Posted On: 06/01/2013
I was at a wine and food class at Dierbergs School of Cooking with chef Lou Rook, and I was giving everyone a list of the wine pairings for the night. For the yellowfin tuna burger, I chose an Augusta vidal blanc. Missouri wines are nearly always in our classes. Almost immediately, a lady exclaimed, “Missouri wines! Are there any good Missouri wines?” Besides insulting my mother, few things set me off as quickly as this question. Spirited interactions occurred between us throughout the event, but her negativity rapidly changed to approval. After the class, I saw a member of the Dierbergs staff putting a case of vidal into her car. I gave her a hug and thought, another successful night of Missouri-wine missionary work. Cheers to all the nonbelievers.
– Glenn Bardgett, member of the Missouri Wine and Grape Board and wine director at Annie Gunn’s
For some reason, lagers have a somewhat boring reputation in the beer world. But what is a lager? Ignoring the wild yeast and bacteria that can ferment beer, Saccharomyces cerevisiae (ale yeast) and Saccharomyces pastorianus (lager yeast) are beer’s primary fermenters. Lager yeast has the ability to ferment beer at a cooler temperature, which has a big impact on creating more subtle, balanced flavors. In the hands of the right brewers, fantastic lagers can range from dry and hoppy to malty and incredibly strong. Try The Civil Life Vienna Lager, Victory Prima Pils and Ayinger Celebrator Doppelbock to broaden your lager horizon.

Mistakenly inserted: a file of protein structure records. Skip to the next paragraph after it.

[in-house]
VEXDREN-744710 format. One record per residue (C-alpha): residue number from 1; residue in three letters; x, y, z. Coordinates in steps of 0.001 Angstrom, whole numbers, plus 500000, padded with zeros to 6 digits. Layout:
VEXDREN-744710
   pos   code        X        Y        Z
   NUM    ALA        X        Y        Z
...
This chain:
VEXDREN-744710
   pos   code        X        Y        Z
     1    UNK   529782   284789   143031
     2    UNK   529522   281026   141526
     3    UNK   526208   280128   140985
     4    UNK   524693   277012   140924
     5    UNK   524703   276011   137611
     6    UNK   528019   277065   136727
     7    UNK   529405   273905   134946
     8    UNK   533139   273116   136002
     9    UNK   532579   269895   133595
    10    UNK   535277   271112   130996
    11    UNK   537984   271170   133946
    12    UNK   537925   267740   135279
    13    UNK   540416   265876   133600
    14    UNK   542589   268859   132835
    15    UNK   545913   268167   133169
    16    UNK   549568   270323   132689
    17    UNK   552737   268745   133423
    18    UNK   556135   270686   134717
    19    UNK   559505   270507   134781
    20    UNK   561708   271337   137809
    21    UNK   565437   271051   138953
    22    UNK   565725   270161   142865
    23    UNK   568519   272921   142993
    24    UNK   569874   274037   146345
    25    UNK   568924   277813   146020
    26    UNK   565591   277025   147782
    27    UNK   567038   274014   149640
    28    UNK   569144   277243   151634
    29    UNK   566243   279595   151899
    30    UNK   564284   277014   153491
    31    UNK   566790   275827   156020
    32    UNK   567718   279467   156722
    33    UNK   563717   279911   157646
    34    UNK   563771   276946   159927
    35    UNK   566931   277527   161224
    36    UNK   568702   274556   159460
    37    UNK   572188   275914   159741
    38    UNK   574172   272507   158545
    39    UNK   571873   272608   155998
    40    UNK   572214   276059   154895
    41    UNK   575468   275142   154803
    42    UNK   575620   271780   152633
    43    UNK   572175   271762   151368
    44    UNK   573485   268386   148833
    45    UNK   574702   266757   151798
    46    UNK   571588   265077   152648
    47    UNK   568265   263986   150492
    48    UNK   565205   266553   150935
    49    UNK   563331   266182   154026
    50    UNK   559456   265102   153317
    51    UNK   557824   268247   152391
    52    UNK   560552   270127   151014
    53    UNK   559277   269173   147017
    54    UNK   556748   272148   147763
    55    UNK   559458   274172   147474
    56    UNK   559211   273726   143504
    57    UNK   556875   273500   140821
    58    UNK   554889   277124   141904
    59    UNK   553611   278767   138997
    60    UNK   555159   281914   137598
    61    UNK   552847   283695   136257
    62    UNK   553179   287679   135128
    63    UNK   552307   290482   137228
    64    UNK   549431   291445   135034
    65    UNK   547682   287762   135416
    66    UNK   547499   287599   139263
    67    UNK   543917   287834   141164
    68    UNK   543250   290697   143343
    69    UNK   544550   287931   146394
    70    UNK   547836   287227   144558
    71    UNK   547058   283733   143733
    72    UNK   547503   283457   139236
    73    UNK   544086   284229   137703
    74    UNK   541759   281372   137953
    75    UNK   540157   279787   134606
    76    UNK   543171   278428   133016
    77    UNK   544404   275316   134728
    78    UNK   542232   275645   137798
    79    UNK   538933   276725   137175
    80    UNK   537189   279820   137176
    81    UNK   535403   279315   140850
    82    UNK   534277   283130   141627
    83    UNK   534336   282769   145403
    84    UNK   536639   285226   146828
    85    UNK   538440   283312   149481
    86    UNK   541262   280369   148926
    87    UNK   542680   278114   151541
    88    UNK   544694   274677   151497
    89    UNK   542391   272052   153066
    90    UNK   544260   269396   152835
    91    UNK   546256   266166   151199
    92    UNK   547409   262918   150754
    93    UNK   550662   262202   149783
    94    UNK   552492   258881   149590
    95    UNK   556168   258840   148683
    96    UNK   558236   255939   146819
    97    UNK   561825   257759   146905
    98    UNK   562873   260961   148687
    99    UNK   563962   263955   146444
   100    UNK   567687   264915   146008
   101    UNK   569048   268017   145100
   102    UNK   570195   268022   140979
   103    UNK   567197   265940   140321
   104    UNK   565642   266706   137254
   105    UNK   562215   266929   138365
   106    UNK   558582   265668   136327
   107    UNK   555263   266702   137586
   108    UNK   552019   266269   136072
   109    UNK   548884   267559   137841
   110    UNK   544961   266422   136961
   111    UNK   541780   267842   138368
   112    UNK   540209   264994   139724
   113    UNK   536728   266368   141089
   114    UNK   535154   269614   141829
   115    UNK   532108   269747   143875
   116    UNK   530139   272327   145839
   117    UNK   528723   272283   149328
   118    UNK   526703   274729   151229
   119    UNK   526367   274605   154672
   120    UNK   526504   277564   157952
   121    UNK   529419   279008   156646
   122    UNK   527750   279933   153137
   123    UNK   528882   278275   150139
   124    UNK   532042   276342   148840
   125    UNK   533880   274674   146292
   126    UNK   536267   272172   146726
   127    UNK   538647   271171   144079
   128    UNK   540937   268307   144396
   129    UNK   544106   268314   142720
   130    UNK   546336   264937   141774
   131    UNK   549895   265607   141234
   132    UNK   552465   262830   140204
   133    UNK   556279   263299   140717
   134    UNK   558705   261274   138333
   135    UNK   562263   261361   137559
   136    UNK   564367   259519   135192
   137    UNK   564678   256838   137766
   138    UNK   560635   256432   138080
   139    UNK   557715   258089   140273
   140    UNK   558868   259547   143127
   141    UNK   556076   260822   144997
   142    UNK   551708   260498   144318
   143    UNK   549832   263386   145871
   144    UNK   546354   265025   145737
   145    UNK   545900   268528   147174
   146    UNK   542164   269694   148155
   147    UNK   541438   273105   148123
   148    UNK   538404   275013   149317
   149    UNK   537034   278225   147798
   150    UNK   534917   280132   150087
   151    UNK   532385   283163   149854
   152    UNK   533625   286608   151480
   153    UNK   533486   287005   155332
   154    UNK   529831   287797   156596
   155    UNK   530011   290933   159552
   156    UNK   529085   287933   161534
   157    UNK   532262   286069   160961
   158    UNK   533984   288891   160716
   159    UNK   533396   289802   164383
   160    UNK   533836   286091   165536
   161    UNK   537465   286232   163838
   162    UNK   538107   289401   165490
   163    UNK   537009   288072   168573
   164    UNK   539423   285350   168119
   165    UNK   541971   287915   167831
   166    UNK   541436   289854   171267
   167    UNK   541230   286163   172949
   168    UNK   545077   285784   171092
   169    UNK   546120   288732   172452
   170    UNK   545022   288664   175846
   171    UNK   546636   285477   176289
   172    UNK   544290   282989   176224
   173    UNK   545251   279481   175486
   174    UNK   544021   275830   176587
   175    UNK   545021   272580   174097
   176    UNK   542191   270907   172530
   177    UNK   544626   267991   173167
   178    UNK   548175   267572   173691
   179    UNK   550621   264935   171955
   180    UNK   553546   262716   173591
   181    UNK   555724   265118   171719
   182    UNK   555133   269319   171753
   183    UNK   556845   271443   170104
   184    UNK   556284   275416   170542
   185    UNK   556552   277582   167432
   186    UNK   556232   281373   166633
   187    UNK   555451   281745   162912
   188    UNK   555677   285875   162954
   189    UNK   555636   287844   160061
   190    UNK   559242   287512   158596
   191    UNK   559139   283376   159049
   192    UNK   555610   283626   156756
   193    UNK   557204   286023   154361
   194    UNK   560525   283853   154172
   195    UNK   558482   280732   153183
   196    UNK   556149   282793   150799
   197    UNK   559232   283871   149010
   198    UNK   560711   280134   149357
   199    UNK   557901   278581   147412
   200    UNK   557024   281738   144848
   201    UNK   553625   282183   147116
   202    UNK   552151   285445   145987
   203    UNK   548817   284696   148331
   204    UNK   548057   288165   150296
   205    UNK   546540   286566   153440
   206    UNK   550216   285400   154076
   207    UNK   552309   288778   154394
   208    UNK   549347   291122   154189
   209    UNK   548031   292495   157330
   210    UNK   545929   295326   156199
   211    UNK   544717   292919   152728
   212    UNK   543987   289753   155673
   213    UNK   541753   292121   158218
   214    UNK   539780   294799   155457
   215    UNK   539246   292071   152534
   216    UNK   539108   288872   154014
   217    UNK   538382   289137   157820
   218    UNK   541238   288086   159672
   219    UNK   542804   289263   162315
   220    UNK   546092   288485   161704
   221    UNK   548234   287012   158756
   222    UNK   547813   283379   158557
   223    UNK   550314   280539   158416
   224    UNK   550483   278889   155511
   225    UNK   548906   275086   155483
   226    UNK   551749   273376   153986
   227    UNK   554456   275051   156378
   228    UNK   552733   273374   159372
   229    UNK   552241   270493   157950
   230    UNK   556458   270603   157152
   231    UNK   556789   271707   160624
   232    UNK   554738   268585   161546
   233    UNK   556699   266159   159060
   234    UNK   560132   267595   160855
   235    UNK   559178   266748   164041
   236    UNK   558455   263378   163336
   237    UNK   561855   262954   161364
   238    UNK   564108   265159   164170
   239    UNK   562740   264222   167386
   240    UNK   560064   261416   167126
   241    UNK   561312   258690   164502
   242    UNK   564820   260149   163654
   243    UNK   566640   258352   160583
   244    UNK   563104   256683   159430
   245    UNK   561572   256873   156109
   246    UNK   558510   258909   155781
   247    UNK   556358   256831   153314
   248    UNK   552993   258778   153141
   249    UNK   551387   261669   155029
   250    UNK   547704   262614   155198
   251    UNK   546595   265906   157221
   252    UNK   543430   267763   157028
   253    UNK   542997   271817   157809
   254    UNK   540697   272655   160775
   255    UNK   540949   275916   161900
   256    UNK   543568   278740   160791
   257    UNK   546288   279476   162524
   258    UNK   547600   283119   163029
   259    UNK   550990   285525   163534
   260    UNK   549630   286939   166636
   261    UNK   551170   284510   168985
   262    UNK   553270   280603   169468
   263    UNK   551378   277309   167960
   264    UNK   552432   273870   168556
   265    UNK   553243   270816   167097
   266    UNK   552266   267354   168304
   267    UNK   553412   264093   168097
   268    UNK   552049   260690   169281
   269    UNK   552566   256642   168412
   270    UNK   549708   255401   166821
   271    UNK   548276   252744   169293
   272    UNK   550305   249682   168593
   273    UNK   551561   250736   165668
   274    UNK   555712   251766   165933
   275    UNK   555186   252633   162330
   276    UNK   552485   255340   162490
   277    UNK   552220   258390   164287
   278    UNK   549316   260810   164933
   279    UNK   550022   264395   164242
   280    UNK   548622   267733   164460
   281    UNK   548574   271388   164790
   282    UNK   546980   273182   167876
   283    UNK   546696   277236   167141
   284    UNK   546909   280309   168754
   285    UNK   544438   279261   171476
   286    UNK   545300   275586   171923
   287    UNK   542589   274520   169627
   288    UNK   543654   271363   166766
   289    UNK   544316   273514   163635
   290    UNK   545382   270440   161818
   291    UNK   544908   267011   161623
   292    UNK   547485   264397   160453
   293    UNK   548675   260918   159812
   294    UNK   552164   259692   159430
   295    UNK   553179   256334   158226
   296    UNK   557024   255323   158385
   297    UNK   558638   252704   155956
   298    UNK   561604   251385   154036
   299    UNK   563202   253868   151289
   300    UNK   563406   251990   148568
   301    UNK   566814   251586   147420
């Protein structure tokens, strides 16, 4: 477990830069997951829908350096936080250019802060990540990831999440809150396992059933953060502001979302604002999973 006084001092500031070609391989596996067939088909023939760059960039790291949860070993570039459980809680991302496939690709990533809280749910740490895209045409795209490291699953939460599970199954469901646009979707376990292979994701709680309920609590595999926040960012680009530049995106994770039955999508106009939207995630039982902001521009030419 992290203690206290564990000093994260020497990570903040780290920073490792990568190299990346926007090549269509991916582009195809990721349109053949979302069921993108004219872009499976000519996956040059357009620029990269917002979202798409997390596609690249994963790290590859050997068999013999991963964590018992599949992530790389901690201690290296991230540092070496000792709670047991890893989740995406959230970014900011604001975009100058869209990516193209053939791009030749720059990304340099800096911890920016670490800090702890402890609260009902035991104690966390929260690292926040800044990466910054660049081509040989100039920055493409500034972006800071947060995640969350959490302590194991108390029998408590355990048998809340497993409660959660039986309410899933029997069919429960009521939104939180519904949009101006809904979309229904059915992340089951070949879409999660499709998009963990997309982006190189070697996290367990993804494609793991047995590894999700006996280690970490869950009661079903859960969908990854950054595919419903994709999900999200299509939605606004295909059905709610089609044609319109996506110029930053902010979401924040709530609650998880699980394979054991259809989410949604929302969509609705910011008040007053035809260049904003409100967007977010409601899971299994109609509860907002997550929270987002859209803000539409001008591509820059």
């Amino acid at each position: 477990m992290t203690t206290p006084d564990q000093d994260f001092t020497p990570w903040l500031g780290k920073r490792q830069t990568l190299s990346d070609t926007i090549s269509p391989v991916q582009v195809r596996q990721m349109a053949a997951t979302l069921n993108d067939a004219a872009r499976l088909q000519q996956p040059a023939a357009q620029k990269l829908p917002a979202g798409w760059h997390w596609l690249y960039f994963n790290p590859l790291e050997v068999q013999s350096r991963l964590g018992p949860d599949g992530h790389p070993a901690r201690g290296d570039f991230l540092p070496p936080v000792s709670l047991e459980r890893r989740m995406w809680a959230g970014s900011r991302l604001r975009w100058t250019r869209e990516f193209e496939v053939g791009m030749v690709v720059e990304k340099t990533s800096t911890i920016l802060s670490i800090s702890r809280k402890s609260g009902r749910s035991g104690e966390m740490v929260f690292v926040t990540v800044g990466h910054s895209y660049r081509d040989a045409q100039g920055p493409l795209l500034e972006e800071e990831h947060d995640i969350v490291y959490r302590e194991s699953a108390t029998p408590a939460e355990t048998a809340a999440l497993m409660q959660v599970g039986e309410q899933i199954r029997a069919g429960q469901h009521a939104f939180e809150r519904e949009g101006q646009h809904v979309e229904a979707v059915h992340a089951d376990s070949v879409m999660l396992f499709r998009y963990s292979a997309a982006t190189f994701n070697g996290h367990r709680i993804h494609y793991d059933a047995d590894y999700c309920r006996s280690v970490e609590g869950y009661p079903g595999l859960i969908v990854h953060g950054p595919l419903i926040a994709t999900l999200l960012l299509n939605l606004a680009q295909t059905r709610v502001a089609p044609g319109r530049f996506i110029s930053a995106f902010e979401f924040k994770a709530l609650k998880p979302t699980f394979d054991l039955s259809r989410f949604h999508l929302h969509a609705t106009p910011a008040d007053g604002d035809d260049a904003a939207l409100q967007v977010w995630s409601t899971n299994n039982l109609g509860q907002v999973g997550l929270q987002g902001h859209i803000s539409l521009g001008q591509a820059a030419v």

– Cory King, Certified Cicerone, head brewer at Perennial Artisan Ales and founder of Side Project Brewing
With the weather getting hotter, we’re craving lighter spirits, especially gin. Gin has its roots as a medicinal spirit, so it’s both good and good for you! The required flavor needed to call it gin is juniper, but a host of other flavoring agents can be utilized – like citrus, flowers and spices. If you prefer the piney boldness of a juniper-forward gin, look for bottles labeled “London Dry,” such as Broker’s or Beefeater. If citrus and floral are more your thing, Hendrick’s and Plymouth are better options. For a new twist on an old classic, try adding Angostura bitters and a squeeze of lemon to your gin and tonic. Good for you never tasted so good.
– Ted and Jamie Kilgore, USBG, B.A.R. Ready, BarSmart and co-owners/bartenders at Planter’s House (opening soon)
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